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In this course, photographer, author, and teacher Chris Orwig details the tools every photographer needs to retouch portraits to make them look their best while remaining authentic. The course includes an overview of the retouching process and how to develop a plan for a retouching project.
After exploring techniques to improve the overall photo, Chris shares his techniques for reducing wrinkles, enhancing eyes and other facial features, improving hair, and retouching makeup. The course concludes with a look at retouching skin and reshaping portions of a portrait using transformations, the Warp tool, and the Liquify filter.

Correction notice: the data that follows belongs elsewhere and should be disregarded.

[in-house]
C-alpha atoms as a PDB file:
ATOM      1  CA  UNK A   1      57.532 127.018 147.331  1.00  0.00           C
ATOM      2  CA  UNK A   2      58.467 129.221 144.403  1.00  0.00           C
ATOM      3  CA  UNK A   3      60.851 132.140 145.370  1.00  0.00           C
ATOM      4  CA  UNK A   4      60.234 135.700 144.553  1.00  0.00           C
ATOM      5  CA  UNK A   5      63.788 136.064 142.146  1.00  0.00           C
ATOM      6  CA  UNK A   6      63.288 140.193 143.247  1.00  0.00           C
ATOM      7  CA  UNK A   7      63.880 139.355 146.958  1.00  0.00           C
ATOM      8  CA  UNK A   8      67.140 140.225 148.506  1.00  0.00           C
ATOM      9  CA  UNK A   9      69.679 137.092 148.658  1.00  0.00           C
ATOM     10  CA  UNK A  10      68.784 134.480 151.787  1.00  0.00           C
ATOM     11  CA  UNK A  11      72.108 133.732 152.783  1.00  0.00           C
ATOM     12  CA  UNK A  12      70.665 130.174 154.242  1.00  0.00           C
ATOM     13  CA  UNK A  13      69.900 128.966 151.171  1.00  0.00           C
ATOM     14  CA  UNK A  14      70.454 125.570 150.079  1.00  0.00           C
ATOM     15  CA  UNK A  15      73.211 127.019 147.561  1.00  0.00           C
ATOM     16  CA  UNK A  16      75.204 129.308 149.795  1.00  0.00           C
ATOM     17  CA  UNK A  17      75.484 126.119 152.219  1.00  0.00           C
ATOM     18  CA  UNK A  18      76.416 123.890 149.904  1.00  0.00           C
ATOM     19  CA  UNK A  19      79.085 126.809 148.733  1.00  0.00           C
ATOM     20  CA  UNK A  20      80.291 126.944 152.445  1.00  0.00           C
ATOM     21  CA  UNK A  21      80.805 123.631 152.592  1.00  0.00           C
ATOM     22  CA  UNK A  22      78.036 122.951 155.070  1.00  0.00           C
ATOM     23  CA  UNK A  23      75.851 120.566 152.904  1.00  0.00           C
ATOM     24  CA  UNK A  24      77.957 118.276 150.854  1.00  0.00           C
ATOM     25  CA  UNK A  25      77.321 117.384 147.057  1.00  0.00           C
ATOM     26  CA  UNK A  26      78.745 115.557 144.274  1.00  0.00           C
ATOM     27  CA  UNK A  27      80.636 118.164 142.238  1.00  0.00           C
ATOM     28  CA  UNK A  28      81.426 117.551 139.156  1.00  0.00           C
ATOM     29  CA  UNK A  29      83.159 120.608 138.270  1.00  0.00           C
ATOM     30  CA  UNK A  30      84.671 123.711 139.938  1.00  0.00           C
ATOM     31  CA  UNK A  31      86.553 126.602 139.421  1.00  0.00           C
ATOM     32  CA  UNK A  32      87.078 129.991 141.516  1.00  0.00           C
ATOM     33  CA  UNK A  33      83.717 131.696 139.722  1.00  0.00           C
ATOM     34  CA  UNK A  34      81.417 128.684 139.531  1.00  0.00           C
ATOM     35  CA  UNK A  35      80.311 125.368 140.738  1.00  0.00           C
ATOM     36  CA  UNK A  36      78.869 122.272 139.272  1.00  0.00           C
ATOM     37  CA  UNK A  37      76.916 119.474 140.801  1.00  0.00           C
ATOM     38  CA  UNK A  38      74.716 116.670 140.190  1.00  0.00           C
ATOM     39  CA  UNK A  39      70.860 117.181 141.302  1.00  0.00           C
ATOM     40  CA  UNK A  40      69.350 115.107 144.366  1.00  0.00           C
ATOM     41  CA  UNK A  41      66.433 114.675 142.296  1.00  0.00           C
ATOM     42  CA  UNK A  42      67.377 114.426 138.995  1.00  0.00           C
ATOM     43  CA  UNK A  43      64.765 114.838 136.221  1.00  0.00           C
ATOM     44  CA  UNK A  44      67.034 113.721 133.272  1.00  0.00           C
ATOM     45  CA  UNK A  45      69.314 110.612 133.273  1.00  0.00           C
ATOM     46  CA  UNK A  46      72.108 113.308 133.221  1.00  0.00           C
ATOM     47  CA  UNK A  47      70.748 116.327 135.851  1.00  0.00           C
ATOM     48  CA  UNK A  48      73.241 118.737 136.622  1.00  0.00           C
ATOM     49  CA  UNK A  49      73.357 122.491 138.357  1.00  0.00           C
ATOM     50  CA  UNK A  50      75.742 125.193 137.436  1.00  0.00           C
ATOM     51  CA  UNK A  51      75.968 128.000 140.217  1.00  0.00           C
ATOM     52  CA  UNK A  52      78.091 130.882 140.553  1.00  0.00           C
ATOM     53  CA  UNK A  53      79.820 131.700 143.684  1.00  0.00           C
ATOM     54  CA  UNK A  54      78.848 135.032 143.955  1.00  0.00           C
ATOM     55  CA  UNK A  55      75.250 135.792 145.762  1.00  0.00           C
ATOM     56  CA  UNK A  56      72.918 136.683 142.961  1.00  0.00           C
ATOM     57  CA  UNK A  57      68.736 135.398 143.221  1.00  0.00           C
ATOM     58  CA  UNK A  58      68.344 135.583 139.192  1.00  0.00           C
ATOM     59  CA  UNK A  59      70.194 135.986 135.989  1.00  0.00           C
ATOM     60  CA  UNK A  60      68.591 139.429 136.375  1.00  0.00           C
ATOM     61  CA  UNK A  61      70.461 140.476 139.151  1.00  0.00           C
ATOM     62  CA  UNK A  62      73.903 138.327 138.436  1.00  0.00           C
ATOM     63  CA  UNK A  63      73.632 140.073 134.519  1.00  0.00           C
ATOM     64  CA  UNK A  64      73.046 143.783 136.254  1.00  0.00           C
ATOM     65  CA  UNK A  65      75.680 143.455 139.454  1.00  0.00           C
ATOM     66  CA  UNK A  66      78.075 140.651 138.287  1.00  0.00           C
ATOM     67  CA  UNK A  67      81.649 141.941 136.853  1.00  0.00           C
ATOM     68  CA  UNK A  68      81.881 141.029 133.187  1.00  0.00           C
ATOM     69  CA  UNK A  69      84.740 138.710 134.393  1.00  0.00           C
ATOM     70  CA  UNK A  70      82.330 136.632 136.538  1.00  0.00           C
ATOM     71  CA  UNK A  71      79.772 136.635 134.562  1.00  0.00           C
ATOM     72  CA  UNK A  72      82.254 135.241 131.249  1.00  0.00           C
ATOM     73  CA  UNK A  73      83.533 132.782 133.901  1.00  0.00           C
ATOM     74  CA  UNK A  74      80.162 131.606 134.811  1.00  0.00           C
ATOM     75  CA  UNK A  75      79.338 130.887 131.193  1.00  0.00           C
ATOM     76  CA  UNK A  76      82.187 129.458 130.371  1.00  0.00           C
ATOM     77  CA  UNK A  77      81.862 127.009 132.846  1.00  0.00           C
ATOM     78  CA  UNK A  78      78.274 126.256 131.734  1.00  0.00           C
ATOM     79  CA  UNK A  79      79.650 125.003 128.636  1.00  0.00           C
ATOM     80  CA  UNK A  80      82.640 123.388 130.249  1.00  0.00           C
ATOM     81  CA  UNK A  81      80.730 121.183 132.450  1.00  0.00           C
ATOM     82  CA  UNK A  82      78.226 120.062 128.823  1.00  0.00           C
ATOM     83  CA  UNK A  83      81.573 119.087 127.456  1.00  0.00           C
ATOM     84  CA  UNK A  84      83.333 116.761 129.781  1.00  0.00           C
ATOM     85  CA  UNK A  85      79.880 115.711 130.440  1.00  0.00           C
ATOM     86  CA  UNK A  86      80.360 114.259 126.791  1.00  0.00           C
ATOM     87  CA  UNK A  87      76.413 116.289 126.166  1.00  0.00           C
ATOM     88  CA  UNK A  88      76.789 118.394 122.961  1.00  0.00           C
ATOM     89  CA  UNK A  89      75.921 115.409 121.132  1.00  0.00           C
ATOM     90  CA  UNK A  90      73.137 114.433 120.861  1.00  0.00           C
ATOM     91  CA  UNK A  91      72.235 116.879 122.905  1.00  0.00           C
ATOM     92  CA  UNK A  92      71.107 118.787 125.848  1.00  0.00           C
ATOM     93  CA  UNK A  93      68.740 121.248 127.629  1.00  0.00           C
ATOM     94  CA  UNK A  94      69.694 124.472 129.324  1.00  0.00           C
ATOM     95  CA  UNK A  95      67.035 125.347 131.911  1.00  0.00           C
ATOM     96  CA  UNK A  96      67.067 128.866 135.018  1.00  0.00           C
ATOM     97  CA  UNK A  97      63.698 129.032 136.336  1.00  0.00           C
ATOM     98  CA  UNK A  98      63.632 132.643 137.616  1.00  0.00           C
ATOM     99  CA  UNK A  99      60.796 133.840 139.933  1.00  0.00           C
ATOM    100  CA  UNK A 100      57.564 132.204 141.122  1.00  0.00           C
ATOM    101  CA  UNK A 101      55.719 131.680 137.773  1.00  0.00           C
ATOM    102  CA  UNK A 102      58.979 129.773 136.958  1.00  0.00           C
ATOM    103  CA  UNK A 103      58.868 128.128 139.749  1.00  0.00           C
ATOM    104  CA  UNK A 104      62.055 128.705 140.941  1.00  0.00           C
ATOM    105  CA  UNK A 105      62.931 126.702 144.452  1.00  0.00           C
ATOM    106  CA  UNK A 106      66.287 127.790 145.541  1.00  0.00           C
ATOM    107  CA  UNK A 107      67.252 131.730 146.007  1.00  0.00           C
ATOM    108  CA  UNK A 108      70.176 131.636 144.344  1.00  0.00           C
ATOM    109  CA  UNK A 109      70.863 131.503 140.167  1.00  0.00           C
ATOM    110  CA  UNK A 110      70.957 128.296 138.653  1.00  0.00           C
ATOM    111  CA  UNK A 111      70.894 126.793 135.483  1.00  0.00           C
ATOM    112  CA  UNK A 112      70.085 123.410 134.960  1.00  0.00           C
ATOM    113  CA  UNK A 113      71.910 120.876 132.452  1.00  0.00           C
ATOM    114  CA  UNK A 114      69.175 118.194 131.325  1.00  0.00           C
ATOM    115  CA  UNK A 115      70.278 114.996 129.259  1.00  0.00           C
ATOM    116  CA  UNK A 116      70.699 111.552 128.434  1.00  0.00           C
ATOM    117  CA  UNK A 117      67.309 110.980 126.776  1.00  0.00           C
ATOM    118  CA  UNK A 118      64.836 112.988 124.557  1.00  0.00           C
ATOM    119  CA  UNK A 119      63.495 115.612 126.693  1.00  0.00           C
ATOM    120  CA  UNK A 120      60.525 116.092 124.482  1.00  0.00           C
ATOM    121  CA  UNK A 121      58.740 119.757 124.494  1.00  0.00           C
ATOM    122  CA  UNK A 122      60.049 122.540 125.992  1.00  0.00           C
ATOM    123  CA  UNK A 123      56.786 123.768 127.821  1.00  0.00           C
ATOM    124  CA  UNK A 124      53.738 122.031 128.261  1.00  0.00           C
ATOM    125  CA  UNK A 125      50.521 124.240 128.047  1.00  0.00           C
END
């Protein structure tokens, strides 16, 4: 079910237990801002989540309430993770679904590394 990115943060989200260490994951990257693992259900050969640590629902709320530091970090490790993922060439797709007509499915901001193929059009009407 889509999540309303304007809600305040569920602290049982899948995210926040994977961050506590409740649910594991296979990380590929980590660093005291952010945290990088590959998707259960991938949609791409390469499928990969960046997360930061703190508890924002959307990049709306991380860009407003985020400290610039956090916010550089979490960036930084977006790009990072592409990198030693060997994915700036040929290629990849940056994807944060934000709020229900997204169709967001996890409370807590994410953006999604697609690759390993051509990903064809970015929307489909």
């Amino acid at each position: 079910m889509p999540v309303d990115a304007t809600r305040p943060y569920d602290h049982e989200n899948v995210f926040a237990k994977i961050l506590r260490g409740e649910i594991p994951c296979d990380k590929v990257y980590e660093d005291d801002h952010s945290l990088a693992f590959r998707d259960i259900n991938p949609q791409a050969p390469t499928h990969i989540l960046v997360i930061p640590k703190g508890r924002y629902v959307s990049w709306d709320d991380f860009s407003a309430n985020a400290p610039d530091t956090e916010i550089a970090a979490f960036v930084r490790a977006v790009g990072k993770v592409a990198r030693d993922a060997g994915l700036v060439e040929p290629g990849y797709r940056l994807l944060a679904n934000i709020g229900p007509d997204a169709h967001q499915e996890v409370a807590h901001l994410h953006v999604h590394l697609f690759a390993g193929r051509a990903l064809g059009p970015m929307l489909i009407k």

Now that you've been introduced to this burning-and-dodging technique, I want to take a look at how we can use this technique on two different images, and I want to do that in order to share with you a few workflow tips and techniques and shortcuts that can help make this whole process even more efficient and effective. Well, with this photograph here--I'll zoom in on it a little bit--and what I want to do with this picture is I want to brighten up a large area of the picture. I want to brighten up her face here. So let's create a new layer. Let's change the blending mode to Soft Light, and let's do that all by way of a shortcut. Press Shift+Command+N on a Mac or Shift+Ctrl+N on Windows. This gives us the ability to create this new layer. With this new layer, we'll go ahead and name this dodge and we can also choose our blending mode here from the pulldown menu. Now if we select the blending mode here, when we create this layer it will automatically have this Soft Light blending mode applied to it. Click OK and you can see what I mean over here in the Layers panel. The next step is to press the B key to select our Brush tool. Then we'll hold down Option on a Mac, Alt on Windows, and we'll click on a bright skin tone. Herewe want to change our opacity for our brush. So rather than going up to the options bar, we'll just press the 4 on the keyboard to go to a 40% opaque brush here. Then we'll press the Right Bracket key to make our brush a little bit bigger. It's Shift+Bracket which allows you to soften the edge of your brush. So tap Shift+Left Bracket a few times in order to do that, and then let's just go ahead and paint over this part of the image. And in doing this, I'm going to paint back and forth over this. I'm going to make some pretty big brushstrokes here across this area of the photograph, and in doing that, the image is looking a little bit brighter, but the color is just way off. Well, we'll fix that in a second. Let's go ahead and decrease the brush size so we can paint into this area a bit more. If you need to brighten any areas more, click on that color chip and then brighten up that value there even more so you can then bring out some more of those shadows.